The News Agency of the International Society for Krishna Consciousness

Environmental Destruction in Vrindavana

By: for Indo-Asia News Service on Sept. 2, 2007
World News
Photo shows illegal use of dynamite machines in Vraja hills.
Their hearts full of devotion, hundreds of thousands of pilgrims will stream into Braj Bhoomi around Tuesday for Janmashtami - the birthday of Lord Krishna. But most will turn a blind eye to the poor condition of the sacred area.



Few will talk of the wounds inflicted by environmental degradation, the frenetic construction activity and the eyesores created by the security infrastructure.



Braj Bhoomi is the entire area falling within a 168-mile radius around Mathura that is inseparable from stories about the Cowherd God. It includes Vrindavan and Govardhan Hill.



From Govardhan to Gokul on the other side of Yamuna river, the mood is upbeat and celebration preparations are at their peak level as Janmashtami nears.



In recent years, the Krishna lore with its accent on love and bhakti has drawn hundreds of thousands of new followers who bear all the physical discomforts in the Braj area, many going through 20-km 'parikramas' around Govardhan.



It is left to long-timers to notice the effects on the ecology of the area.



'The thick forest that once enveloped holy Govardhan Hill has disappeared and slowly we find colonies and land developers acquiring land for residential accommodations for pilgrims and retired people,' laments Manohar Baba, a priest.



The hill is considered sacred by Hindus, as Lord Krishna lifted it on his little finger to protect residents from the ire of rain god Indra.



Social activist Radhakant Shastri said: 'Besides the spiritual significance, the hill has been central to the maintenance of the ecological balance in the region. There has been a marked shift in the rainfall pattern over the entire area.'



In the by-lanes of Vrindavan, there are heaps of garbage, besides hundreds of widows left to beg for alms.



The barricades and bunkers around the Sri Krishna Janma Bhoomi temple - which stands right next to a mosque - in Mathura and the screening of pilgrims by security personnel are also irritants. Ever since the Babri mosque demolition in 1992, there have been regular threats to the temple.



But devotees take it all in their stride. Many even take the highly polluted Yamuna waters ungrudgingly.



Among the several religious circuits developed by various state governments, the Braj circuit perhaps remains the most neglected and underdeveloped. Land grabbers have annexed every bit of prime property in Mathura, Vrindavan and other smaller towns in the circuit.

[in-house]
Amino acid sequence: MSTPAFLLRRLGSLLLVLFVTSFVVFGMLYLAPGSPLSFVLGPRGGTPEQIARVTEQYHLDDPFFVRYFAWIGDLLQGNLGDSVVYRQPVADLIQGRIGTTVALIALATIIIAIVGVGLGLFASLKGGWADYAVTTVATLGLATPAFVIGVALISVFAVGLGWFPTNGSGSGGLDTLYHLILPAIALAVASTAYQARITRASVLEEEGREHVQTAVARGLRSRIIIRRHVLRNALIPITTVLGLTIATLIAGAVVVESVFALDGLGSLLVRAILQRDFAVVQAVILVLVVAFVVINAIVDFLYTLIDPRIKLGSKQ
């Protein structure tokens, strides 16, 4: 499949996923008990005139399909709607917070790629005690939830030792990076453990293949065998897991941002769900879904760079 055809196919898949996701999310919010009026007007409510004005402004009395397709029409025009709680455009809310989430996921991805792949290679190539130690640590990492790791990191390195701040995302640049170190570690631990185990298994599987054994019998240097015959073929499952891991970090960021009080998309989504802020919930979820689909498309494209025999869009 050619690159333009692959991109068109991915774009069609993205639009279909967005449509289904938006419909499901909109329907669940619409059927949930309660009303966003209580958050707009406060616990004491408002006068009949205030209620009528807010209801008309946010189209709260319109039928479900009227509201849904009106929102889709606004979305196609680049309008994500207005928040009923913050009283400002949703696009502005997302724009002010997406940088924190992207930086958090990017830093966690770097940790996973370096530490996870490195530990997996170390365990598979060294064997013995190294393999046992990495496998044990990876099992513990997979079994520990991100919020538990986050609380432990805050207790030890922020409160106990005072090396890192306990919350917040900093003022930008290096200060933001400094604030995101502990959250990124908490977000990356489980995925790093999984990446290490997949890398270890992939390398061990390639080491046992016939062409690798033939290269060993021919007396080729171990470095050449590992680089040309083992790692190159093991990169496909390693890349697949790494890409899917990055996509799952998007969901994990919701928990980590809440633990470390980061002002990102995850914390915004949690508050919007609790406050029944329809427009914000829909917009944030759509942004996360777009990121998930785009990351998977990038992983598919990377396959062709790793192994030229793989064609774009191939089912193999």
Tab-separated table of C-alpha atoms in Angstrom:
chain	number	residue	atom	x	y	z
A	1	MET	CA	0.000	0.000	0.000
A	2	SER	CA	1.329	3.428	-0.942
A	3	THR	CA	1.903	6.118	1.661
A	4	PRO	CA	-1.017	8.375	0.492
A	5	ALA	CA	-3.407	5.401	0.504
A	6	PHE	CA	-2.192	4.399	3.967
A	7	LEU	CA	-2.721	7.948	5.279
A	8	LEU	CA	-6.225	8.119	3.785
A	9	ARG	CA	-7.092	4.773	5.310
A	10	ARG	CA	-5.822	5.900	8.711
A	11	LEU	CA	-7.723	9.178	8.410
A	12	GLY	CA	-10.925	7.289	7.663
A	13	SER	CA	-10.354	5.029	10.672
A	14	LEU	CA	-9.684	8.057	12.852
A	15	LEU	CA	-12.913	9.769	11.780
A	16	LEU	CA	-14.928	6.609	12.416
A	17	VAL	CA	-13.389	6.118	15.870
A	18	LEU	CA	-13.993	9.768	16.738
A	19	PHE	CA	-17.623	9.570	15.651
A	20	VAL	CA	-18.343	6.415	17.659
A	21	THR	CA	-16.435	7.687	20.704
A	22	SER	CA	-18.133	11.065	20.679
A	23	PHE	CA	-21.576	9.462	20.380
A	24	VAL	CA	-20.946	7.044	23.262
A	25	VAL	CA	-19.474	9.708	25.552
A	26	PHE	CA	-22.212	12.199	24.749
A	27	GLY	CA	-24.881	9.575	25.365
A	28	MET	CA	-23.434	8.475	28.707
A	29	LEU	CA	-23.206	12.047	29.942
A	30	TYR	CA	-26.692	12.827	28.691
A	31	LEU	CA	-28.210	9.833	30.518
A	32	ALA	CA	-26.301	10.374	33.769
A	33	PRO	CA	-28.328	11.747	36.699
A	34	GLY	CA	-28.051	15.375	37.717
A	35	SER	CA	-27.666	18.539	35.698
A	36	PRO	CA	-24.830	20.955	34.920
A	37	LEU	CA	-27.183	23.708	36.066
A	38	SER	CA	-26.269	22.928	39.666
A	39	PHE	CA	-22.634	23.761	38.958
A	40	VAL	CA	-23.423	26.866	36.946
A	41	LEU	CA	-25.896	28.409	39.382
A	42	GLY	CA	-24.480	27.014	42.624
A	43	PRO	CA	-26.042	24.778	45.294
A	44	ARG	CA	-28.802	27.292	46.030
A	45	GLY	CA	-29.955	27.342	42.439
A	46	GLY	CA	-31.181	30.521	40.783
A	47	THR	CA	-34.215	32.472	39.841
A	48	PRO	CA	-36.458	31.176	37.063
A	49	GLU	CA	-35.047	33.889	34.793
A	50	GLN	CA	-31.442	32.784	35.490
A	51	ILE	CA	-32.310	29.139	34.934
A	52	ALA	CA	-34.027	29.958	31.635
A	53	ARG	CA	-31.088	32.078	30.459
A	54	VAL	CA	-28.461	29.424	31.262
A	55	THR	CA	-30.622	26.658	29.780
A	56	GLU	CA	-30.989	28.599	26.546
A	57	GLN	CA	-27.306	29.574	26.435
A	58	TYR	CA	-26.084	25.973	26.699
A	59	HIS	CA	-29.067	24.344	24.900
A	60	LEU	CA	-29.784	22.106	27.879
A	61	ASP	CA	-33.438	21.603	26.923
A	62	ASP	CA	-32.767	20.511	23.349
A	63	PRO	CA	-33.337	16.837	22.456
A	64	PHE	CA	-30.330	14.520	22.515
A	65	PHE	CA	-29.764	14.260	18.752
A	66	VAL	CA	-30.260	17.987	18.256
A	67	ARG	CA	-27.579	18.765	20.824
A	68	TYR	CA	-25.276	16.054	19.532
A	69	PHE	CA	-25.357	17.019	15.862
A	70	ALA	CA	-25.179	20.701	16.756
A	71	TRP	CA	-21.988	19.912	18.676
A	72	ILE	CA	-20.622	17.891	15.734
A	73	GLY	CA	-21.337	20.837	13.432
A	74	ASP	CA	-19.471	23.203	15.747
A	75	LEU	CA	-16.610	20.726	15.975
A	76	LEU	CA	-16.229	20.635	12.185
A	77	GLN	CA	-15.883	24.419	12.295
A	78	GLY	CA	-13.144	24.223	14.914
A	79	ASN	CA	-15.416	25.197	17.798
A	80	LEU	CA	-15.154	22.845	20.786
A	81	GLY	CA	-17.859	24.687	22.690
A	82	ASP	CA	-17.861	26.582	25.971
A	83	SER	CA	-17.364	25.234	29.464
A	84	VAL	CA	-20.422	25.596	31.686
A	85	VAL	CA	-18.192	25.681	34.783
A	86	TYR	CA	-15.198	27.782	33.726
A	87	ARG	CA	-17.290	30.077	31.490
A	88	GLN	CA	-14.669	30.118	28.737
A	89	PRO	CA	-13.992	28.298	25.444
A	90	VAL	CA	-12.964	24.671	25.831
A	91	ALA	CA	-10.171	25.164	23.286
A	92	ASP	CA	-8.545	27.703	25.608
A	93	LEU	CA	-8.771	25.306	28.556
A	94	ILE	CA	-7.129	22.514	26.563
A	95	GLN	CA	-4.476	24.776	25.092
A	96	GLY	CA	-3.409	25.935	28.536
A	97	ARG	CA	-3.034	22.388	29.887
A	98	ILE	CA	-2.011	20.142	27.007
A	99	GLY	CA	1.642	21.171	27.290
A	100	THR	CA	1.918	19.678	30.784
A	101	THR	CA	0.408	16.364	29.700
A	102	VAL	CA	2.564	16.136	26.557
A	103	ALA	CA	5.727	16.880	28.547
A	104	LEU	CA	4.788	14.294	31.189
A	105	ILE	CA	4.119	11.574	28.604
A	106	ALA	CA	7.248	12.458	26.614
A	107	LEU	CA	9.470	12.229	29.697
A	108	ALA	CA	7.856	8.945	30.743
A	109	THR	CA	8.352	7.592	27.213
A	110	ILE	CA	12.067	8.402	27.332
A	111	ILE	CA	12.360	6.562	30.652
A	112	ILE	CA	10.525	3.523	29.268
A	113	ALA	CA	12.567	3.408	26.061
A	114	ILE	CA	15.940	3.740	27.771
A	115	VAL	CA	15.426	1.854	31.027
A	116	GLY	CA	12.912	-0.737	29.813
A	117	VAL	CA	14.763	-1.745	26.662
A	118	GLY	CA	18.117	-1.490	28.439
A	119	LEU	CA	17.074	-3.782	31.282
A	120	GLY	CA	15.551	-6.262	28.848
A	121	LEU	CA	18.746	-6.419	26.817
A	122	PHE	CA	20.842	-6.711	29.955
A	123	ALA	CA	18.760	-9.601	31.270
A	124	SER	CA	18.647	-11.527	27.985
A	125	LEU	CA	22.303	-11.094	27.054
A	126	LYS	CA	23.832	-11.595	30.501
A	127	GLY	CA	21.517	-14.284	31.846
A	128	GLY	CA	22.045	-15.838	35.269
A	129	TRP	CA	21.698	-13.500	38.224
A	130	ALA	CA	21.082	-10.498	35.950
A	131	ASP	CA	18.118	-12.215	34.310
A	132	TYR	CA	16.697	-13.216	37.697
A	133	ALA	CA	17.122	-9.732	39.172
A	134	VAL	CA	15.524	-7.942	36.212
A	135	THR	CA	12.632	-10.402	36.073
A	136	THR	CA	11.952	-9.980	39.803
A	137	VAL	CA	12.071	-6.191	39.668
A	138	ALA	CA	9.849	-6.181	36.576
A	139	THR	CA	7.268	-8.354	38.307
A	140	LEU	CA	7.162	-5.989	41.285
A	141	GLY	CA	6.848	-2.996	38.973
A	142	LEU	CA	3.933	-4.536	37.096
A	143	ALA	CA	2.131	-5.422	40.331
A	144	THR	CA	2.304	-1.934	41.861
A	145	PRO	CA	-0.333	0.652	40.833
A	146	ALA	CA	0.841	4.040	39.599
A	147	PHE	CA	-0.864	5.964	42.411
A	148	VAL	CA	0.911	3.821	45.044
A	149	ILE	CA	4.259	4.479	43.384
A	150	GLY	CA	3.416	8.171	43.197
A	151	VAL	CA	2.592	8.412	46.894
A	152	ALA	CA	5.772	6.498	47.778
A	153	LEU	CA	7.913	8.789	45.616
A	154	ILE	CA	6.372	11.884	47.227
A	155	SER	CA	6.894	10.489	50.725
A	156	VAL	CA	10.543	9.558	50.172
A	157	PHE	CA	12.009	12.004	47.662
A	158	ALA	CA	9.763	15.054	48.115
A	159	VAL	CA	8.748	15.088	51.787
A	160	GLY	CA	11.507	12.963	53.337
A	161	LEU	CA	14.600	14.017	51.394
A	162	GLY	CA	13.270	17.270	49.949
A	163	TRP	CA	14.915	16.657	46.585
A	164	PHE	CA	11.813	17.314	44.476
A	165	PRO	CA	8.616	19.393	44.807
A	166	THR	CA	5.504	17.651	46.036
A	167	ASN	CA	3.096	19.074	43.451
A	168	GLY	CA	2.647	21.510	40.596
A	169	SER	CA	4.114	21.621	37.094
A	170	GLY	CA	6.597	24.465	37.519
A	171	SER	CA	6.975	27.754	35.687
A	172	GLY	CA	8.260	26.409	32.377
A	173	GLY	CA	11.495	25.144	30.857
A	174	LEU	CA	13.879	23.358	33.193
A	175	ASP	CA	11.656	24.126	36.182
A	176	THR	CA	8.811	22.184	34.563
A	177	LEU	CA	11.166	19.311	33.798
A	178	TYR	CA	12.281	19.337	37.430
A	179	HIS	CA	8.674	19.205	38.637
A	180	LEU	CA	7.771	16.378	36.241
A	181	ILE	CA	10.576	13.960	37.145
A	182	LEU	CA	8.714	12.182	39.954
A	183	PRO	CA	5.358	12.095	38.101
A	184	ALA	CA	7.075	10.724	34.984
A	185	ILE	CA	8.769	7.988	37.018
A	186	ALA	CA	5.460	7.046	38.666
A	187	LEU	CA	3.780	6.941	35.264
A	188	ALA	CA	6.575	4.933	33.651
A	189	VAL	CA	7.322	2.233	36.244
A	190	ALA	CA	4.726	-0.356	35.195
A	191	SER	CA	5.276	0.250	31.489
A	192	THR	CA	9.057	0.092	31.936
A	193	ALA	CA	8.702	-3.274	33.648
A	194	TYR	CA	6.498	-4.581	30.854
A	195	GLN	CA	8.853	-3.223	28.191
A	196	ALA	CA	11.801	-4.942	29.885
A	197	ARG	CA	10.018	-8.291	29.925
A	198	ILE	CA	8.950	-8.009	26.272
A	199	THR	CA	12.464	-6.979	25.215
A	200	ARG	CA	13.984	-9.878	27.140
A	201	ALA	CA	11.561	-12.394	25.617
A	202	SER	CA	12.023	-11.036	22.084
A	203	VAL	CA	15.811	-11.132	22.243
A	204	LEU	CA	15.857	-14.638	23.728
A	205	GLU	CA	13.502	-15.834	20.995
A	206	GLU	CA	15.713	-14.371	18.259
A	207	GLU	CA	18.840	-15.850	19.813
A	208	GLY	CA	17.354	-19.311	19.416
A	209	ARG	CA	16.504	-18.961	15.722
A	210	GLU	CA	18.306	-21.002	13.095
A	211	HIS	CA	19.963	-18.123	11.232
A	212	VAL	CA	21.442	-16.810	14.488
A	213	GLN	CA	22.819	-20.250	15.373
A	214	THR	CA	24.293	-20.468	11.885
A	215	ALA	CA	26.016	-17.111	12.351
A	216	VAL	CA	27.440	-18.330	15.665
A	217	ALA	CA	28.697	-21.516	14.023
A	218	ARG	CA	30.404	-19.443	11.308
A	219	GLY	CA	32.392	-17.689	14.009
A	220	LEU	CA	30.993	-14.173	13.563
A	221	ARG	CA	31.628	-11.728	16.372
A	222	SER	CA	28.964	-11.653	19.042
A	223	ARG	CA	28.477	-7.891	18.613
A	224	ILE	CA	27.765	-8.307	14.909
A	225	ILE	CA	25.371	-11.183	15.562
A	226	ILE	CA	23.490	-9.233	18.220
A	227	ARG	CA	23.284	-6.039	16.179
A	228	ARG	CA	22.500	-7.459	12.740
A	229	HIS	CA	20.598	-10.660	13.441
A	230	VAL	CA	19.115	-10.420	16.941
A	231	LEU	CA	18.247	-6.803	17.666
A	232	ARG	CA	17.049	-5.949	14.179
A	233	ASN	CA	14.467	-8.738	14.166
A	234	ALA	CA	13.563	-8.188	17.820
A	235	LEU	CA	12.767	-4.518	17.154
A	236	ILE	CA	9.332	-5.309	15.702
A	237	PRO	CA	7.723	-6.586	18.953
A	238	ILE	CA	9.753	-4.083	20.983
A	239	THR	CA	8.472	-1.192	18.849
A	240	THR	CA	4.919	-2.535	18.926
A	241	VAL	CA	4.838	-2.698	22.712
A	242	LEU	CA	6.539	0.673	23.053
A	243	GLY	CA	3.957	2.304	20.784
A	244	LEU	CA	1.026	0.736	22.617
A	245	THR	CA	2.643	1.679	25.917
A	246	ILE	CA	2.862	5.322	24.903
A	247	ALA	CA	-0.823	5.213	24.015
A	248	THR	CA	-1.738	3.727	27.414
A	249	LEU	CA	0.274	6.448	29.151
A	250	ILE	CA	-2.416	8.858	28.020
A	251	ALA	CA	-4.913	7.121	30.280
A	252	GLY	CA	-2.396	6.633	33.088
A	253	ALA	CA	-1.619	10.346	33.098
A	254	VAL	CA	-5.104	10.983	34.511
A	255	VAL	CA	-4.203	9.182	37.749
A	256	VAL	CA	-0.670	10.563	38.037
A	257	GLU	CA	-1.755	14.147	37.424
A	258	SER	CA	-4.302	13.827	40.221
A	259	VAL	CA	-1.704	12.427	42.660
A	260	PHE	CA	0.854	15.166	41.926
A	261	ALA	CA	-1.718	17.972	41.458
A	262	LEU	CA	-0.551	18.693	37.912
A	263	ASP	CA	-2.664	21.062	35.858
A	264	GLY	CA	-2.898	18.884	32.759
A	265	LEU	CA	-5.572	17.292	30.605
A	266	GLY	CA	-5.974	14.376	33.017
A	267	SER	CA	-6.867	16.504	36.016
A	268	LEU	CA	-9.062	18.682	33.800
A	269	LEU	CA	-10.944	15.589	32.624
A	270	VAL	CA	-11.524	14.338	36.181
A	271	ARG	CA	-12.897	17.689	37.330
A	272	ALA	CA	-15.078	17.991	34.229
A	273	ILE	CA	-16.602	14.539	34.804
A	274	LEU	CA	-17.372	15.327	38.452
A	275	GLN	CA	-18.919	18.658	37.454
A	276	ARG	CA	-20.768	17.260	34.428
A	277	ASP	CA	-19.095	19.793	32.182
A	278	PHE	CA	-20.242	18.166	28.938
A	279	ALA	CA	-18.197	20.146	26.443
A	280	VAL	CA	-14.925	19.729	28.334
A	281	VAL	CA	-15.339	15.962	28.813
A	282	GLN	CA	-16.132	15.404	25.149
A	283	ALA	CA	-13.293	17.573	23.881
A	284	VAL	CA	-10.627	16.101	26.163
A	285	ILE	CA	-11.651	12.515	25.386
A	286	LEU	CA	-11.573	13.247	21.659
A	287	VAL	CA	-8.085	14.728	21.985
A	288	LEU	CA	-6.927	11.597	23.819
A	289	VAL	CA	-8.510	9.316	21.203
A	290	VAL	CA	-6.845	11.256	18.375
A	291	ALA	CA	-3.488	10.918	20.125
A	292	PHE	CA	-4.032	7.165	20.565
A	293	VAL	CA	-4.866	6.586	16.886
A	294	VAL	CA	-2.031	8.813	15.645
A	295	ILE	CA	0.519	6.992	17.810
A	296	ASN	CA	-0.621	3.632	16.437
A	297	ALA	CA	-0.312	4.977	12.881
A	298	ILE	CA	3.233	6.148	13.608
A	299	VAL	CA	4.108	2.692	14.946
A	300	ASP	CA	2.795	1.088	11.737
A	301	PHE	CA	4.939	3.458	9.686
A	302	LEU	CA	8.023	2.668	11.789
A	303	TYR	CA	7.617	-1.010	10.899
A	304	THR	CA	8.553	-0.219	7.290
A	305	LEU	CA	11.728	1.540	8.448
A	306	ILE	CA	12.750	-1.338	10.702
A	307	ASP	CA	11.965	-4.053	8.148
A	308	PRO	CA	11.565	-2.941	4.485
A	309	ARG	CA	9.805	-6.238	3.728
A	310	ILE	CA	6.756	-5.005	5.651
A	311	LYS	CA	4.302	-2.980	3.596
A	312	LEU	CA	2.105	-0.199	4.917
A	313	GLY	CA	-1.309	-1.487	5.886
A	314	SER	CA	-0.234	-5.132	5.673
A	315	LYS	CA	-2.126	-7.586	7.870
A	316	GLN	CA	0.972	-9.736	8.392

The road from the national highway to Vrindavan has imposing edifices by both new age gurus, corporates and film stars.



Construction activity is eating up all the green cover and open spaces in Vrindavan, which has more high-rise buildings and apartments than the district headquarters at Mathura. From actress Hema Malini to religious personality Sadhvi Rithambara to spiritual gurus Kripaluji and Mridulji Maharaj - all have their huge ashrams there.



Environmentalists have also sounded an alarm over the large-scale mining activity going in the area.



The Taj Trapezium Zone, spread over 10,000 sq km, comprising not just Mughal monuments in Agra but also the religious sites of Braj Bhoomi, stands threatened as a result of mining all along the Rajasthan border right from Fatehpur Sikri to Nandgaon, Barsana and Kamavan.



Agra, in fact, used to be part of the 12 forests in the Braj area.



The local administrations in the districts of Mathura, Bharatpur and Agra are helpless as the mining mafia carries on illegal dynamite blasting and quarrying of stones from hills that once formed part of the Krishna folklore.



Environmentalist Raghav Mittal, an Indian Institute of Technology (IIT) alumnus, said this was in total violation of the Rajasthan High Court order.



'Mining and stone crushing are polluting activities. Large-scale air, water and noise pollution created by these industries is discernible to the naked eye everywhere on the parikrama route,' Mittal said.



Seventy-year-old saint Ramesh Baba of Barsana said Lord Krishna was the biggest environmentalist -- associated as he was with the river Yamuna, peacocks and cattle herds. The god is also said to have been a worshipper of the Goverdhan Hill.



'It is therefore the duty of his devotees to restore and preserve the ecology of the Braj area,' the Baba said.
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